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Whitney Museum: The "Who Dat?" Biennial

The "Who Dat?" Biennial

Whitney Museum of American Art
February 23 - May 30, 2010

Adam Weinberg addressing the troops

Tuesday, February 23, 2010. 7:00 PM. In his charming remarks earlier this afternoon during the press opening of the less than charming 2010 Whitney Biennial, co-curator Francesco Bonami (who wistfully regretted how difficult it was convincing artists half his age to have dinner with him) alluded to the intrinsic arbitrariness of all Biennial exhibitions. As an institution just turned 75 years old, and facilitated under the venerable aegis of the Whitney Museum, each particular Biennial, despite its essential claim to showcase the best and brightest art production of the past two years, is still dependent on the whims and prejudices of its organizers. Hence the unavoidable hit-or-miss possibilities of every succeeding exhibition.

There is no cumulative formula for success, as new curators tend to establish new priorities and then select new artists as the avatars of same. If the turnover seems particularly extreme this year, even educated observers of the art scene might feel confronted by a "Who Dat?" Biennial, an exhibition at least partly populated by a fickle and jejune cast of characters.

The continuing arbitrariness is of course a given. But since the Whitney in its wisdom also arbitrarily removed the possibility of my attending the opening night festivities this year, they created an opportunity for me to more immediately jot down my thoughts on the current exhibition: its successes, its failures, and most appropriately its penchant for the arbitrary. I want to thank the museum for the unexpected gift of these last three un-feted hours, without which I would never have been able to pen a review with such alacrity. As an exercise in parallel action, I plan to complete my text in exactly the same time it takes others to quaff the plonk and munch on the chicken satay.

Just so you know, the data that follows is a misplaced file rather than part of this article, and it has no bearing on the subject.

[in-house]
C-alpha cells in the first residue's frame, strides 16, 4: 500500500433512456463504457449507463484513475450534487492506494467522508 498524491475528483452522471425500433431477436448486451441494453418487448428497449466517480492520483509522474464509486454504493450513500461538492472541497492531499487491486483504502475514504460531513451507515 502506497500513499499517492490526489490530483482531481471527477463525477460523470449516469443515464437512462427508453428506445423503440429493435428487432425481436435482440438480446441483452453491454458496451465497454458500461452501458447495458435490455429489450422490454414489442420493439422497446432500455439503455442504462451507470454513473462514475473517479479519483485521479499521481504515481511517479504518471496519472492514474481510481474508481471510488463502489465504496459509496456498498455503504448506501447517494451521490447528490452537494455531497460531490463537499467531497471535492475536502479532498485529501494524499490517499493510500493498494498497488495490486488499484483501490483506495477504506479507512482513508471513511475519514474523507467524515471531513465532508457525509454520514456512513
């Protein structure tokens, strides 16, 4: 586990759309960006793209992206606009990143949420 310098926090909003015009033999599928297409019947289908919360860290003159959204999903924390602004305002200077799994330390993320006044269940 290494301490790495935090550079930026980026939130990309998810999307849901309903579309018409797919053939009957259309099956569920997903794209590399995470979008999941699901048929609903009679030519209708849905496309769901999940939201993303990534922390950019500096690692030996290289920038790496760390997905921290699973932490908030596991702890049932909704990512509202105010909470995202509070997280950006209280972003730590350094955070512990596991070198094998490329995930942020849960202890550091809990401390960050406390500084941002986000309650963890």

Entering the Whitney this afternoon, several bits of conventional wisdom were already well established. The inclusion of "only" 55 artists, as opposed to previous outings with over 100 participants, defined this as the Recessional Biennial. By being named just for its year, 2010 also became identified as the "no-theme" Biennial. A majority of participating female artists this year, for the first time ever, thrilled certain tabulators obsessed by sexual parity. And the inclusion of an "historical" fifth floor and mezzanine, which includes a time line and a survey of art by previous Biennial artists drawn from the Whitney's permanent collection, ostensibly lends the total exhibition a more "balanced" overview.

Thin and Thinner

The whittled down size of the current show is given a witty objective correlative in the work of David Adamo, whose canes, baseball bats and other wooden objects are systematically hacked into skeletal, vertically skewed versions of their former selves. The resulting wooden shavings and sawdust are allowed to accumulate at the base of each object. Axes, knives, sledgehammers and other implements are prominently displayed or impaled directly into the museum walls. An empty "violin case", without its expected Mafia machine gun, heightens the implications of cartoonish violence. There is casual cruelty and a sense of arbitrary abuse associated with Adamo's gesture, hints of an offstage performance that preceded the display of the work.

The "skeletal" impulse of Adamo continues in the same gallery with Baby by Thomas Houseago, a white figurative sculpture that is similarly rough and "unfinished", revealing in its layered materiality the structural underpinnings of synthetic wallboard, wood, hemp, charcoal and steel rebar.